Some more books worth reading

It’s been a while since I shared what I’ve been reading lately. So here are three more books you might like.

The House of Silk is a new Sherlock Holmes novel written by Anthony Horowitz. I’ve read the original Holmes stories so was curious to see how another writer would bring him to life. The style of the opening few chapters is close to Conan Doyle’s, exhibiting florid language that serves to help establish the period and atmosphere. Fortunately, given that this is a novel rather than a short story, the style becomes more modern, and easier to read after that. The story is gripping and the plot well structured. There is a great denouement too, which I won’t spoil here.

Back Story is a memoir by David Mitchell. The book uses a walk around London as its framing device, each stop along the way handily summoning memories from his youth and early adulthood. The voice is unmistakably Mitchell’s, filled with his pedantic and exasperated observations. After a while they become a little predictable, almost a mechanism to avoid becoming too serious. Whilst you wouldn’t expect a book by a comedian to be entirely straight, they sometimes felt like an attempt to force laughs where they don’t naturally come. Many of the stories focus on his experiences on stage, in the Footlights club and at the Edinburgh Festival, though his work in more recent years seemed to be hurried over. But nevertheless an interesting insight into someone who makes me laugh on a regular basis.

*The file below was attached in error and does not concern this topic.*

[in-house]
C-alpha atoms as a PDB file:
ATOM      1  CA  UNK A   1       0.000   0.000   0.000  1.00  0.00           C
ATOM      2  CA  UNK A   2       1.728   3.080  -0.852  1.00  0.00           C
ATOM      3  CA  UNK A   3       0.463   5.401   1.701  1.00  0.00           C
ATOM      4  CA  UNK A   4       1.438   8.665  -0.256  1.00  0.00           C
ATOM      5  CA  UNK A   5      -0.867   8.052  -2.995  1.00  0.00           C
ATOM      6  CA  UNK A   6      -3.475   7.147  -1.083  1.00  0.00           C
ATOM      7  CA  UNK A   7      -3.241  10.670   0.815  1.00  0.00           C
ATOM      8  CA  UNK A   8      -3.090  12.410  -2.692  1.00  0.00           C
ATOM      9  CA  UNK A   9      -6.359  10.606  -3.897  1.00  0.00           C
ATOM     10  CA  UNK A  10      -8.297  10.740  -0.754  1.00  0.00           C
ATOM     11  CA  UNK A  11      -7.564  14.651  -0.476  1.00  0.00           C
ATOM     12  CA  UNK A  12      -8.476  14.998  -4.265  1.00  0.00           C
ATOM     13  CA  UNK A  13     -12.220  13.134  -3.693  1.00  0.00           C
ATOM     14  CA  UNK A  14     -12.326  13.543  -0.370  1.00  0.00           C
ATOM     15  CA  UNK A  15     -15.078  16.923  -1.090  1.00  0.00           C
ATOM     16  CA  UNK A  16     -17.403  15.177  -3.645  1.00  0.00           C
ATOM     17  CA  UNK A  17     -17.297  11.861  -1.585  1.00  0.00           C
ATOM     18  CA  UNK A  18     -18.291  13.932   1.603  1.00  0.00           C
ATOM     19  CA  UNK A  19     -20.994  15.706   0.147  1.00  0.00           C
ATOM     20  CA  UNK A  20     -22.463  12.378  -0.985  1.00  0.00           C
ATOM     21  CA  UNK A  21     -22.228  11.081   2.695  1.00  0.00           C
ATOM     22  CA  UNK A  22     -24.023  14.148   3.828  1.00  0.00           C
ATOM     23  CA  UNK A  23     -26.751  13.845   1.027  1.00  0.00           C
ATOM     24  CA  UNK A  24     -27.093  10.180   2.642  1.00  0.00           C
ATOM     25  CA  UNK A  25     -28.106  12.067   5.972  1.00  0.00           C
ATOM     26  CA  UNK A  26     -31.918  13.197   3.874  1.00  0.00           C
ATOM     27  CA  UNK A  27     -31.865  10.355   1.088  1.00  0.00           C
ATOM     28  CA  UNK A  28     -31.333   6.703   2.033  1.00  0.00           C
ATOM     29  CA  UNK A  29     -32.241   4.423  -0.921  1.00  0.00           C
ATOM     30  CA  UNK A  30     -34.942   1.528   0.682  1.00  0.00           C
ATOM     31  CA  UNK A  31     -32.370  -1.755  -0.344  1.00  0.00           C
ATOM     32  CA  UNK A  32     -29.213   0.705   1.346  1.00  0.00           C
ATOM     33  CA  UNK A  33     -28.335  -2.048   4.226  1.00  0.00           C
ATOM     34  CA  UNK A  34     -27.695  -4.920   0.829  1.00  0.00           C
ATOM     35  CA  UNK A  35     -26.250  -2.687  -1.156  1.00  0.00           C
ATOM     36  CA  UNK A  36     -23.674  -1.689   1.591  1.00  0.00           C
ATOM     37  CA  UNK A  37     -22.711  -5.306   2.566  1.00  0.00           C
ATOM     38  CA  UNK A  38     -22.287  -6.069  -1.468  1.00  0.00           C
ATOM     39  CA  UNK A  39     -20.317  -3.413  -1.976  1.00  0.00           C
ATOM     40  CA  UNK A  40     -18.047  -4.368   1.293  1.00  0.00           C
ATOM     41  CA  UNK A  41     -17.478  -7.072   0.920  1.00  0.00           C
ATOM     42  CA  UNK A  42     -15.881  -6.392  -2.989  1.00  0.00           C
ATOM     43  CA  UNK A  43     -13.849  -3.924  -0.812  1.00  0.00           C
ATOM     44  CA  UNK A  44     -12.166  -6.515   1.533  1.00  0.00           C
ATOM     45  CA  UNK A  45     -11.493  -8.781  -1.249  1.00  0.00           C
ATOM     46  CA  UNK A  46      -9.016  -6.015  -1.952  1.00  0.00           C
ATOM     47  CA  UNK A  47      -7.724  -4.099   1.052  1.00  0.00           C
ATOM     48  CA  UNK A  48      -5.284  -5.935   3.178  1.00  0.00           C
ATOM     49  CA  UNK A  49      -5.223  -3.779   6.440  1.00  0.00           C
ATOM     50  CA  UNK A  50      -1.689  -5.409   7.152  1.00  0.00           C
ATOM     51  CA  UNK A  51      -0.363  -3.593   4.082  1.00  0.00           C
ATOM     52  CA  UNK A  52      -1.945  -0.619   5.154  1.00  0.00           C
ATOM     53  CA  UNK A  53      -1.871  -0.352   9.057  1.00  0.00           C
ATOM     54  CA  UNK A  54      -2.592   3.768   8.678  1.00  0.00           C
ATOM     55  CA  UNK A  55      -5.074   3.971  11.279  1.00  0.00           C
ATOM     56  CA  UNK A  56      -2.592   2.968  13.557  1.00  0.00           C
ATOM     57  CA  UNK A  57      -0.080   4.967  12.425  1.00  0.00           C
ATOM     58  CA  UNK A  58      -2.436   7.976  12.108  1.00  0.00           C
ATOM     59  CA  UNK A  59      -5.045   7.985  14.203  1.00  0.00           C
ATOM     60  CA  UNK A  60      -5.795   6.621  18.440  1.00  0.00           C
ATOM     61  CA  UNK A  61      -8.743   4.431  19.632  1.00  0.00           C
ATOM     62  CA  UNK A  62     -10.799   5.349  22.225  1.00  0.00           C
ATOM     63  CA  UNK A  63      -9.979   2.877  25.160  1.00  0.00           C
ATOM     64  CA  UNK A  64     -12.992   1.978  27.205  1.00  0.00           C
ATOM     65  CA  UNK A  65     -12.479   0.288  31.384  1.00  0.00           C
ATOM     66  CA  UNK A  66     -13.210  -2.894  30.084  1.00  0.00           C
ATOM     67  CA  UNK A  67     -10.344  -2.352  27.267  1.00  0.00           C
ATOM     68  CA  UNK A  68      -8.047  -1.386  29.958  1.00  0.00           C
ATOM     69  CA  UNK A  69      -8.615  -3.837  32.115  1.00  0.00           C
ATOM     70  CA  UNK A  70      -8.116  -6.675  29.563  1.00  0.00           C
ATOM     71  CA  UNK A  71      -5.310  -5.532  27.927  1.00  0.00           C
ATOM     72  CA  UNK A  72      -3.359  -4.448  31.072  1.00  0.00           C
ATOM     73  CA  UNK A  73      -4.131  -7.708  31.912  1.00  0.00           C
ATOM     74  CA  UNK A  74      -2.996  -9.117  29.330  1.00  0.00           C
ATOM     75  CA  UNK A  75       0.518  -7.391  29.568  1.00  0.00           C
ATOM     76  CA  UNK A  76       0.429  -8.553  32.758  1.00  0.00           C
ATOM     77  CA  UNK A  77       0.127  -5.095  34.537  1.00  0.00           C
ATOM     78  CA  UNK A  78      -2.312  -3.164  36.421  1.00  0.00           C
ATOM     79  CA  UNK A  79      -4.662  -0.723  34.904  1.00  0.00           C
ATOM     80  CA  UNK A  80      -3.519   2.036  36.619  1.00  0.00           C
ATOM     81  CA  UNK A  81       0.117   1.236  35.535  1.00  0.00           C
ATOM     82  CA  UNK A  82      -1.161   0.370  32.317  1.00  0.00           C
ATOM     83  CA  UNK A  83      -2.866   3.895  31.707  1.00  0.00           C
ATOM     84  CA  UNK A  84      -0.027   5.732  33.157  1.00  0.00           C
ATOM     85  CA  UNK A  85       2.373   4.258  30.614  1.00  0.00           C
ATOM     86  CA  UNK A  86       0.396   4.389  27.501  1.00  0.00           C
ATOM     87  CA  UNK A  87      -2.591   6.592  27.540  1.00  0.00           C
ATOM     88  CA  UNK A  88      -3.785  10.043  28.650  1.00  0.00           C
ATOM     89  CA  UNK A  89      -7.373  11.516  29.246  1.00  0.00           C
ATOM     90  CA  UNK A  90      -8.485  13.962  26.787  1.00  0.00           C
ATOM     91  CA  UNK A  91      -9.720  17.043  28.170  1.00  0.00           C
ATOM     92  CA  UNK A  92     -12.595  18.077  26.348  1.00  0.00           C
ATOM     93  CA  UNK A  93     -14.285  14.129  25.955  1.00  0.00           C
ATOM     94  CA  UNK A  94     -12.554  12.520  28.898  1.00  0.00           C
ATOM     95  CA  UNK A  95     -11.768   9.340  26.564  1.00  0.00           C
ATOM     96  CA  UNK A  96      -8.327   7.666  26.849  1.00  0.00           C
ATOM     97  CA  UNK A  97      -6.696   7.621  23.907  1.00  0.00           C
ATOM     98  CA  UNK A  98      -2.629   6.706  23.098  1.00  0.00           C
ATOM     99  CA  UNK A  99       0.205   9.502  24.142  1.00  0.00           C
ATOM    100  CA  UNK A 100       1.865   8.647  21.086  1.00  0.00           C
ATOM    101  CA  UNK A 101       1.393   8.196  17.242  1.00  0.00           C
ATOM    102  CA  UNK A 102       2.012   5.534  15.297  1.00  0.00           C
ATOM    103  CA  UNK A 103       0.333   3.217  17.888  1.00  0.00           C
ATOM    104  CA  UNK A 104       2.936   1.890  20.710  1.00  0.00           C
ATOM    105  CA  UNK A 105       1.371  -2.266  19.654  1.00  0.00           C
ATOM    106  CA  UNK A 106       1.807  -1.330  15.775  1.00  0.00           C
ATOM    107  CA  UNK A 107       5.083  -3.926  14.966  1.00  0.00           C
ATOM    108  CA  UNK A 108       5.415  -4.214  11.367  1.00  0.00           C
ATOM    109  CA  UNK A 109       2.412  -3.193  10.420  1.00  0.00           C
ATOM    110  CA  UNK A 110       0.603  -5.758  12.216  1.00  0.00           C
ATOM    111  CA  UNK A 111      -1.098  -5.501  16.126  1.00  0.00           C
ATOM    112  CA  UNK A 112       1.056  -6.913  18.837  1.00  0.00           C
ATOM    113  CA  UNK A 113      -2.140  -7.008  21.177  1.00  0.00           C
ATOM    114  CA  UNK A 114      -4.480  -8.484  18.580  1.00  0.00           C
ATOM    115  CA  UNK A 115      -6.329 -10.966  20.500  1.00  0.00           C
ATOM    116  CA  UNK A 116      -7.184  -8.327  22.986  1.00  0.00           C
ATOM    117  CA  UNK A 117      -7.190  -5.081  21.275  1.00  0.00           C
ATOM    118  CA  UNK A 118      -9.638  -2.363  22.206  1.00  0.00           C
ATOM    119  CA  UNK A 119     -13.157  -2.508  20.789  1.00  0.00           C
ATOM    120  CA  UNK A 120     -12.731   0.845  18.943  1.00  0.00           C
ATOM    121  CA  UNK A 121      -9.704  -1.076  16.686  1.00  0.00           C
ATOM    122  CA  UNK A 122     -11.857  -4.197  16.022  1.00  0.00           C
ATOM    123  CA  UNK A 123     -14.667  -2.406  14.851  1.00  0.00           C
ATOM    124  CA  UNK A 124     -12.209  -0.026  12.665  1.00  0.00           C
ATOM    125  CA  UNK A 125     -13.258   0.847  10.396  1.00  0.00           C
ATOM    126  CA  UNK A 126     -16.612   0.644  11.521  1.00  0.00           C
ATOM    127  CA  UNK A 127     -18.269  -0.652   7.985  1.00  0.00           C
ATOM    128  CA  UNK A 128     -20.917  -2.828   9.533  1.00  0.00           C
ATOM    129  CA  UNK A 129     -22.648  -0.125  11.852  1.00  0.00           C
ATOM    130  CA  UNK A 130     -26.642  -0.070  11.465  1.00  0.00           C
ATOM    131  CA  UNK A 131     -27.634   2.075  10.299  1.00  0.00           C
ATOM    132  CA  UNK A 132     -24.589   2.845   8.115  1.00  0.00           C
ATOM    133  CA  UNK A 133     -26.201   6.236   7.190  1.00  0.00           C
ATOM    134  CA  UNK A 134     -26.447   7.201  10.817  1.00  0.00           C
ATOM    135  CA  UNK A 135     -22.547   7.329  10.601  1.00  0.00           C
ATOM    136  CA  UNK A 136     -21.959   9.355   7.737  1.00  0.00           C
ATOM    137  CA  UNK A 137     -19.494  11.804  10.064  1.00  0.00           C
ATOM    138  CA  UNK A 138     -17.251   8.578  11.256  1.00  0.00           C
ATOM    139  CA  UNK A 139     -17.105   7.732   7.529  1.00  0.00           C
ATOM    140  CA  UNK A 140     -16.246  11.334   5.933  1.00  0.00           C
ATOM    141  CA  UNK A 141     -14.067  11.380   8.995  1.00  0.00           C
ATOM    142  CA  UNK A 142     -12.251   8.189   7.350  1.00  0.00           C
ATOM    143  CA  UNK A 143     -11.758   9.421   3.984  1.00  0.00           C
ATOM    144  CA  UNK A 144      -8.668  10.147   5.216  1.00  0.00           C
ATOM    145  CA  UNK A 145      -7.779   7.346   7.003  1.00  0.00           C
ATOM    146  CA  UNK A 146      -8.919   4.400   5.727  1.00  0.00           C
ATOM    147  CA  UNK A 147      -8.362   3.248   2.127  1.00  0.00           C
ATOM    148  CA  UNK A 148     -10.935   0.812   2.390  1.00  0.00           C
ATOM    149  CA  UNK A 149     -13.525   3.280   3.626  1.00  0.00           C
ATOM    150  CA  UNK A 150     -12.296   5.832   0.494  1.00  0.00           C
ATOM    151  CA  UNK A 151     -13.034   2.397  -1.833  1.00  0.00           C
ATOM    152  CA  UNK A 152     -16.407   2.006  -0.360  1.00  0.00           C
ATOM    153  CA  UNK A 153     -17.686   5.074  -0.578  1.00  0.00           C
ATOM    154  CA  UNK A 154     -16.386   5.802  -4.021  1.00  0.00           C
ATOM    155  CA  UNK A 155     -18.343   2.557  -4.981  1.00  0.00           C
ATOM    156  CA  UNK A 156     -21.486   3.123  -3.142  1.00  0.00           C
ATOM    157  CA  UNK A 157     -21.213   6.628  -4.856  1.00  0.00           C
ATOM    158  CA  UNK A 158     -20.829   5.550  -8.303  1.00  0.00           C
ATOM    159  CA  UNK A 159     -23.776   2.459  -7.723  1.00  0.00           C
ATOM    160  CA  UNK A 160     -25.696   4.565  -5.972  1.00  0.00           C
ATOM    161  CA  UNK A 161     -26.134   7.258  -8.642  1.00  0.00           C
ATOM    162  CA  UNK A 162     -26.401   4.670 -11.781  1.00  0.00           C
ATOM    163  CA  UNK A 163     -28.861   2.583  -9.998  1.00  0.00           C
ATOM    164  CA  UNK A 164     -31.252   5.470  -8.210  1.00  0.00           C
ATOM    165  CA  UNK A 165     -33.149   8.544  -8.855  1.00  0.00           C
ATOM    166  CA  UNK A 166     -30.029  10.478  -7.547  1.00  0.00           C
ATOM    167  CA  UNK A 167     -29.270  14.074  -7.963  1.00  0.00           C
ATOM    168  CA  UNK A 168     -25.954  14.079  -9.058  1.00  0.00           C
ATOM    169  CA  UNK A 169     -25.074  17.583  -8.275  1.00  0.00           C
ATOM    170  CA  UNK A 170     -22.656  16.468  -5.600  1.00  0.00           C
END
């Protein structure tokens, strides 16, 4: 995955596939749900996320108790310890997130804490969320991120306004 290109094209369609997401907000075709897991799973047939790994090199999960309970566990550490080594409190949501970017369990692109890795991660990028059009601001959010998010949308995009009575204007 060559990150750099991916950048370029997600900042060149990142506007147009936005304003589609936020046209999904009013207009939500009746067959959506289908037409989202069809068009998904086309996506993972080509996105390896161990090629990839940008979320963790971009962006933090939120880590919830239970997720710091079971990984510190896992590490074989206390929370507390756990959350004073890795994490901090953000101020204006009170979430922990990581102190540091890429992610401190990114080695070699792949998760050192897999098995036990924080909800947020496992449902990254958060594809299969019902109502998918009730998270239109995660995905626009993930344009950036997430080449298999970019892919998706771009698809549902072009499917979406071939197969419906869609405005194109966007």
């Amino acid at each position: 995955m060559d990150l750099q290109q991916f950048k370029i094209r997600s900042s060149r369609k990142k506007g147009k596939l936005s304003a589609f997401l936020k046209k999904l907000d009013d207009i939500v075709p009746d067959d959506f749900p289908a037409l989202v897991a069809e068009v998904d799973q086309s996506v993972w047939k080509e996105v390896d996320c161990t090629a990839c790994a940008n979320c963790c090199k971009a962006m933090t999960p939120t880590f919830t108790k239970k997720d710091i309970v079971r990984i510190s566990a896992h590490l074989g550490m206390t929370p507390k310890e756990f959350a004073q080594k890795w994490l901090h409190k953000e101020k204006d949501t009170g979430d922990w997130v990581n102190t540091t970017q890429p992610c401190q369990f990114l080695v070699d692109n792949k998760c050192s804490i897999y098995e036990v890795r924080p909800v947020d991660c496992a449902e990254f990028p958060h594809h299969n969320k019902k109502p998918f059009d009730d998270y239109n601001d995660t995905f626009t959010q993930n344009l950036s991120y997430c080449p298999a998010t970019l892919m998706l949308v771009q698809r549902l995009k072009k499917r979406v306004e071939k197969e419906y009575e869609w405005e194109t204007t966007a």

Patrick Troughton – The biography of the second Doctor Who has been written by his son Michael. To say that Troughton had a complex personal life is something of an understatement: He maintained three families at one point, but managed to hide it from the press. He was also an intensely private person, who rarely gave interviews. That the author has access to a unique set of letters, postcards and photographs is something that Doctor Who fans, or fans of brilliant character actors in general, should be grateful for. Unfortunately the book contains a number of silly formatting and grammatical slips, the sort of thing that should have been picked up by a half-decent proof reader or sub-editor. They are somewhat distracting but overall this is a valuable insight into a private man.

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